The guidelines also highlight the importance of usability, supporting the use of password managers and only requiring passwords to be changed when there is evidence of compromise. There is some flexibility regarding displaying passwords on screen, depending on the context. In order to maintain an adequate level of security, a mechanism for limiting the number of possible failed authentication attempts is required.

This new, more person-centric approach from NIST follows on from UK government guidance published by GCHQ in 2016, advising ‘dramatic simplification’ of password management policies. This guidance also focused on achieving security by implementing processes which are easier for people to follow and therefore less susceptible to being undermined by users attempting to take short cuts through the system.

CHYP’s involvement in research has highlighted for us the difference between the way people say they behave and how they actually behave online. This kind of performativity may take the form of people describing how careful they are online (perhaps repeating recent official advice), while doing something conflicting on screen even as they are speaking. A similar effect can be seen when comparing figures produced from a user survey by the Gambling Commission, to usage statistics reported by gambling companies. The companies are able to draw statistics directly from their systems, while the survey figures are composed of gamblers’ reporting of their own behaviour. These discrepancies highlight the importance of observation when developing policies based on user behaviour.

It is encouraging to see a more effective approach to combination of privacy, security and usability in Identity Management being promoted at the highest levels. Even in local hospitals, it is now common to see screens showing simply ‘tap your pass or enter your passphrase’, where previously unpredictable processes were in place. Organisations such as FIDO have done a great deal to promote standardisation.

For a standalone organisation to adopt the new NIST rules would seem both positive and achieveable. They are in any case intended to be used within the US government. However, where organisations are already working in partnership and have existing legacy agreements regarding security requirements, it may be necessary to revisit these and agree a new set of password rules to replace existing, outdated approaches. Standardisation and education can go a long way towards supporting this process, although for larger organisations and those with multiple partners, it may take longer.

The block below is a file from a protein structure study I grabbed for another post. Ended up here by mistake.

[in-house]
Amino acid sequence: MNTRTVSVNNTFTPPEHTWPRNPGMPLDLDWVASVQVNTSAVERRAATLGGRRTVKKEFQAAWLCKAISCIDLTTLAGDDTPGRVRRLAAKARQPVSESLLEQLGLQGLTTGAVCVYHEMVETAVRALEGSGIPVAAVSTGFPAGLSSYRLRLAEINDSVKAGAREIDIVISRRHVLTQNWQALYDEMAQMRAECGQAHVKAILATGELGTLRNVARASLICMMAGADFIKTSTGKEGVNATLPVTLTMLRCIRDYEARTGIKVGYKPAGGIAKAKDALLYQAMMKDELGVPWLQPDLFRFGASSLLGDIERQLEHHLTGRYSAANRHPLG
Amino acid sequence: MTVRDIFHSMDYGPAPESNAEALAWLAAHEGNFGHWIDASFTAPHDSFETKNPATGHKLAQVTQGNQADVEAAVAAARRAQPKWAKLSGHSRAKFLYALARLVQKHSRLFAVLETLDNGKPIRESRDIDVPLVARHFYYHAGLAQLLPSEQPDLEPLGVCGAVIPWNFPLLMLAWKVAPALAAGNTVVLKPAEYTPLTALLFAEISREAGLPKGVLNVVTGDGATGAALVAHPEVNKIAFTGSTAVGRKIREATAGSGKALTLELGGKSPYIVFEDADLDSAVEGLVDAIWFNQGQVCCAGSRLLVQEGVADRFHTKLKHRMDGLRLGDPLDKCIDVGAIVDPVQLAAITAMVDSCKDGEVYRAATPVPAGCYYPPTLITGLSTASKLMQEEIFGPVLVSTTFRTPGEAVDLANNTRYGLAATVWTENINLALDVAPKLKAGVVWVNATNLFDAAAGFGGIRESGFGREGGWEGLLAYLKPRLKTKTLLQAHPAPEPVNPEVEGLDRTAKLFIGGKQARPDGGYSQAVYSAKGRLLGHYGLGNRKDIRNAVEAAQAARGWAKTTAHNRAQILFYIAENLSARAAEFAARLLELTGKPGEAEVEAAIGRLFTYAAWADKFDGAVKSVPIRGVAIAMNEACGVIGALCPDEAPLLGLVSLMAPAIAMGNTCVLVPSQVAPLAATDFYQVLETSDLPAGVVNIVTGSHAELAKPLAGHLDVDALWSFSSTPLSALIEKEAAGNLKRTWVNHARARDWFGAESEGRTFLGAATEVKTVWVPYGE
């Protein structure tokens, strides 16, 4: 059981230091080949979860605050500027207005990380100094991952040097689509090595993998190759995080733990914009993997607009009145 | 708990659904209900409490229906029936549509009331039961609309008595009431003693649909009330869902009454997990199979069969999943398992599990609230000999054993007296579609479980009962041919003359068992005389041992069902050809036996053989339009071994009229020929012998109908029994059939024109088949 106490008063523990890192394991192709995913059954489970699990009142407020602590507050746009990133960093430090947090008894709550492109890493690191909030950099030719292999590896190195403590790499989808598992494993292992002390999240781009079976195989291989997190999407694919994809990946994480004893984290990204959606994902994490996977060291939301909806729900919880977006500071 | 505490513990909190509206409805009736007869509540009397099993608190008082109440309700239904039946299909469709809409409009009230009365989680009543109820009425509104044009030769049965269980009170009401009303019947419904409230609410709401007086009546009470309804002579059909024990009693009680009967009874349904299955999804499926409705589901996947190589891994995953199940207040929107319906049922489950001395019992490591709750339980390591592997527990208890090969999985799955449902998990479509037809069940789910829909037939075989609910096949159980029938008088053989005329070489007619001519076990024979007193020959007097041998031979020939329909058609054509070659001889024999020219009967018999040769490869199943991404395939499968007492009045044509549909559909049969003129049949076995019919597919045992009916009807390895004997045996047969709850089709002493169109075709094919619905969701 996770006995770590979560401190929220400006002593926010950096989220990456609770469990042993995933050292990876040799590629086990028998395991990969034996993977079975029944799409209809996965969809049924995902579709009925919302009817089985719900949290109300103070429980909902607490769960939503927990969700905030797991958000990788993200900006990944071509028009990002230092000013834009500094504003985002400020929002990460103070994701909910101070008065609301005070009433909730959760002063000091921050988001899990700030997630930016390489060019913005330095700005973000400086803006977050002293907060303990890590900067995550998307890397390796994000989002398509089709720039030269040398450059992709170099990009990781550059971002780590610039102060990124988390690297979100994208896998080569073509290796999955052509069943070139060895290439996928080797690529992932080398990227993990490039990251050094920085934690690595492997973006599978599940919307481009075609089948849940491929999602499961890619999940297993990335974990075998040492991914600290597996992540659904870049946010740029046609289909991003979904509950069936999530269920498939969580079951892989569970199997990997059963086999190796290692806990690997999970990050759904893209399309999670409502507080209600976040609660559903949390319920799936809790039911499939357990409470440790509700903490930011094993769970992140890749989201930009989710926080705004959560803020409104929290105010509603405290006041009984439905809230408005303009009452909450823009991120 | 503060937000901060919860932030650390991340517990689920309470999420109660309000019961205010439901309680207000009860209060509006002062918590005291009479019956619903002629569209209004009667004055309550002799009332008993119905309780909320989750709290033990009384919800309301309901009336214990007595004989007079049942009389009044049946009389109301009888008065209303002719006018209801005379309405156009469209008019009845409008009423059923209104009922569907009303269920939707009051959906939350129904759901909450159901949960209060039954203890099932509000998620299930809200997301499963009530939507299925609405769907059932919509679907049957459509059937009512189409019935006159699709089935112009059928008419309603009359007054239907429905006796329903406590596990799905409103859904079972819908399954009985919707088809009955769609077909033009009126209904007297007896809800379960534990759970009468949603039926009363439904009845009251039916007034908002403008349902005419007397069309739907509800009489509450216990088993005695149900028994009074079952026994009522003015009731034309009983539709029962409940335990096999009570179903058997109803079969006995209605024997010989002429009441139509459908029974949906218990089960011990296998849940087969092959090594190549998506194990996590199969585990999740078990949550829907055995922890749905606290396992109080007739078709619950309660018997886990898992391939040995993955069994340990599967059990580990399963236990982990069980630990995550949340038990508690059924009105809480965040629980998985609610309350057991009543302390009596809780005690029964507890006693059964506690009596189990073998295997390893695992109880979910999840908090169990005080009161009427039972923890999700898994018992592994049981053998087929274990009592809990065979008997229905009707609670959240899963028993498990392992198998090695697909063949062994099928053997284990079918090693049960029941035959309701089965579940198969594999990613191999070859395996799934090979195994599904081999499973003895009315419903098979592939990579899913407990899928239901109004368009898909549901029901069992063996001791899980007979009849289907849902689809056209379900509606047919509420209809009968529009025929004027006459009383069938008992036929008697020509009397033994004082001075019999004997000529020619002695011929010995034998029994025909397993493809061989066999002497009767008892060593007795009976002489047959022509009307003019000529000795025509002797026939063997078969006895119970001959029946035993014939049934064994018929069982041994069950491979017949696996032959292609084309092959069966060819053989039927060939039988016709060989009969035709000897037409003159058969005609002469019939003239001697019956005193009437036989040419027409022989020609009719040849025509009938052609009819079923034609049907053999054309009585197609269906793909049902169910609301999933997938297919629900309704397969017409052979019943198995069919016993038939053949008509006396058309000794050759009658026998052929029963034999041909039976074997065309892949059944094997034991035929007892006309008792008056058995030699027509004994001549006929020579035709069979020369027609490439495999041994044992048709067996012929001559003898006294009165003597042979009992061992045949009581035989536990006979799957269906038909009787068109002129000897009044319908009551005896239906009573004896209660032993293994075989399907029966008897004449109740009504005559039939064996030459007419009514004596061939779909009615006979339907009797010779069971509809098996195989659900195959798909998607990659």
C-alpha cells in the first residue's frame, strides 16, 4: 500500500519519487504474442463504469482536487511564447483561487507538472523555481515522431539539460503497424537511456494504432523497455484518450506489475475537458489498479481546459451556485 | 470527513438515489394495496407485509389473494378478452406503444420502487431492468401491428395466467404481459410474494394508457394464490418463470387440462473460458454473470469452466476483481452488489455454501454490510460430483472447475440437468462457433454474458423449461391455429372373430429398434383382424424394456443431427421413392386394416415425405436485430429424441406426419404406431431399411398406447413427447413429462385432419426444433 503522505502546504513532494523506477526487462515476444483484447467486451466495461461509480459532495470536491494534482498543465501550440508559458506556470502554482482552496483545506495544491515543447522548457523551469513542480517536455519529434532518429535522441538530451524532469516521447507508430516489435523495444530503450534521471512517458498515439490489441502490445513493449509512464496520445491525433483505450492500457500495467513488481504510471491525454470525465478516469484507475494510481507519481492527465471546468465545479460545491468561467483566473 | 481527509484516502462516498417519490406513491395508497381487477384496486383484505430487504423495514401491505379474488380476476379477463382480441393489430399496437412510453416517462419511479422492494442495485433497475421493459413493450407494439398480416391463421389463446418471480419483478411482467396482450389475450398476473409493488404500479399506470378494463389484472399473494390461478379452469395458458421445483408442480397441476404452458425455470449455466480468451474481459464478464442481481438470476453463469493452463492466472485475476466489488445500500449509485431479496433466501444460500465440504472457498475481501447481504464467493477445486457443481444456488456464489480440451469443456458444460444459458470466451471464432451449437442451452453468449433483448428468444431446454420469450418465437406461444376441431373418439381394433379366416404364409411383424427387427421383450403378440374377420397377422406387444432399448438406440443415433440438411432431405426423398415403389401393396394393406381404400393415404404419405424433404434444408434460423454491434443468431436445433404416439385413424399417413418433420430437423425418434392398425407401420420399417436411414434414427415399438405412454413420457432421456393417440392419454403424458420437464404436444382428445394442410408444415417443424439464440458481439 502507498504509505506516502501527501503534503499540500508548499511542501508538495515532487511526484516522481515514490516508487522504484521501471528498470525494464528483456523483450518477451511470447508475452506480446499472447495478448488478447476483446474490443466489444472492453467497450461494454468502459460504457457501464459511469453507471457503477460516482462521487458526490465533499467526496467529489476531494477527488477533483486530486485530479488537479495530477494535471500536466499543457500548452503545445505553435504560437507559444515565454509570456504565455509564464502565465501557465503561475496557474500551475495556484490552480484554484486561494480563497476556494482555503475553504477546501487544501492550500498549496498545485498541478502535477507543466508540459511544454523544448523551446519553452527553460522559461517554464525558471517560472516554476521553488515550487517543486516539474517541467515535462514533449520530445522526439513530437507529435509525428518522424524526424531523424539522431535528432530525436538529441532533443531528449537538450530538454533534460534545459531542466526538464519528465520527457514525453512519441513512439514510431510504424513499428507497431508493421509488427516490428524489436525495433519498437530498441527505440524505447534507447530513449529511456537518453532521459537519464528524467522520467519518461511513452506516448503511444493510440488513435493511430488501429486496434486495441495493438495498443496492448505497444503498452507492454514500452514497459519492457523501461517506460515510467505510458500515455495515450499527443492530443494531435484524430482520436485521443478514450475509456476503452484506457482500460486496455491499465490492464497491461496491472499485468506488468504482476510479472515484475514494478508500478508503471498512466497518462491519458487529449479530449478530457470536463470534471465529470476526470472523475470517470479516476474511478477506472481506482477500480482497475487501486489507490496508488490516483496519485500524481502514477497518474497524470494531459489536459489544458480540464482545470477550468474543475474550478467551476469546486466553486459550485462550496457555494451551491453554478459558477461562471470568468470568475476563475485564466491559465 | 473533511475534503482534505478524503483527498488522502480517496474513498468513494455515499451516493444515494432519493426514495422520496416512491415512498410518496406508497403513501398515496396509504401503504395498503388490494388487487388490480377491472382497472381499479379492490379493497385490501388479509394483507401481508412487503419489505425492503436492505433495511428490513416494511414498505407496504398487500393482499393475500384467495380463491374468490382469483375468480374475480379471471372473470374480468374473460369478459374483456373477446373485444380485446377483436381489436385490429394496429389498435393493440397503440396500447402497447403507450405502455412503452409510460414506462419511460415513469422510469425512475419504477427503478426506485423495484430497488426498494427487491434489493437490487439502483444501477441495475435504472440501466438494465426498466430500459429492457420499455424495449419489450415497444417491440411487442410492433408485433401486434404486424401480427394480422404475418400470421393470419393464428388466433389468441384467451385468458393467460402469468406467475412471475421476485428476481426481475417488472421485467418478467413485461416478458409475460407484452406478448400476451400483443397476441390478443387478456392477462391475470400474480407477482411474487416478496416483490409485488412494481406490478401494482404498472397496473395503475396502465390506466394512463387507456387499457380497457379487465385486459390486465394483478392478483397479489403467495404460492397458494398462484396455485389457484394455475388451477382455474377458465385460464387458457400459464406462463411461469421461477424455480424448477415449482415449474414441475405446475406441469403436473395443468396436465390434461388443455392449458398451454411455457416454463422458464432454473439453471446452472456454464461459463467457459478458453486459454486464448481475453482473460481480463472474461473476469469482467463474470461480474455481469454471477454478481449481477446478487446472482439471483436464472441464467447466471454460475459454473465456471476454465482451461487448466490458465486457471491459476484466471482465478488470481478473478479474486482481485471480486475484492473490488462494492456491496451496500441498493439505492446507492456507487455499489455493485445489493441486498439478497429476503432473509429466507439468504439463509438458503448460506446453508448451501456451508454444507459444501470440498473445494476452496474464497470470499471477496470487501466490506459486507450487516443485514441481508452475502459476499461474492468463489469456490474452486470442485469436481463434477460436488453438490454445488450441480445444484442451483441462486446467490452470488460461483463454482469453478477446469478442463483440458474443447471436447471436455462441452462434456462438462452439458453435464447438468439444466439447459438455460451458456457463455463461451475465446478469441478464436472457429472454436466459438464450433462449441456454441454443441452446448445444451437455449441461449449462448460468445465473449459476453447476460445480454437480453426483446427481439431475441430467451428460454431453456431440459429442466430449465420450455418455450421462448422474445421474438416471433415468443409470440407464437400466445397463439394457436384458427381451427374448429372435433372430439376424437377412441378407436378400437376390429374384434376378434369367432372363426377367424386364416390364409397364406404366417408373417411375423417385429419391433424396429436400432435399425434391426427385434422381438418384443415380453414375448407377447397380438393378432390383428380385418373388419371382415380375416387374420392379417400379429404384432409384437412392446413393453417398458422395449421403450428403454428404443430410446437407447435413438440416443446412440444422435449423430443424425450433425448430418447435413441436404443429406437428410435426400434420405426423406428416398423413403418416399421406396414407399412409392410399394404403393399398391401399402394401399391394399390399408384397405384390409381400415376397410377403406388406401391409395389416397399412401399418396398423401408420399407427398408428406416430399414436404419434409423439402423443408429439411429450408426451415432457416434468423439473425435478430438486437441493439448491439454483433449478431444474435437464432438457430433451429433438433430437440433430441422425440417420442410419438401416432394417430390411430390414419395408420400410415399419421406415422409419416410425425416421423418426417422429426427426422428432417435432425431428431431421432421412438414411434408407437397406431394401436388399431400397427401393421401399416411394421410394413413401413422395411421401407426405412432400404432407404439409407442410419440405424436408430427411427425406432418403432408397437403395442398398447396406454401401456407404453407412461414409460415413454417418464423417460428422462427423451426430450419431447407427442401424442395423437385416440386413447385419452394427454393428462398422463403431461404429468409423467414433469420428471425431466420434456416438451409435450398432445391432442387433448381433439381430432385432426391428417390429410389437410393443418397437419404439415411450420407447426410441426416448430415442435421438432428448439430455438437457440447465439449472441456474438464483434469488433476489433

Publications such as ‘Why Johnny can’t encrypt’ and ‘Users are not the enemy’ have long been recognised for highlighting enduring issues with implementing security software. While education is important, attempts to fundamentally change people will inevitably fail, resulting in escalating support costs and unpredictable security risks. People are simply not equipped to adjust that quickly. In comparison, machines are generally designed by people and comparatively easily modified. Even with the advent of AI, machines are likely to remain reasonably malleable.

Where most user interaction involves people and machines, security tends also to involve mathematics. The NIST guidelines prescribe the use of appropriate cryptography at every stage. This is essential to securing the system but does not of itself guarantee that the system will remain secure. Appropriate system design and implementation are crucial to ensuring secure operations. This is exemplified by the recent flaw discovered in the WPA2 WiFi protocol. A mathematical proof is available for the security of the protocol but there is a vulnerability in the key management, which is not covered by the proof.

As in any system, a mathematical proof has to be ‘situated’ to be useful. Effective risk modelling will take into account the wider context of the system, focusing in on the most critical areas for greater attention. This process may have to be revisited over time, as the surrounding environment evolves. The increasing interconnectedness of the Internet of Things will require greater attention to disconnection technologies to preserve system integrity over time.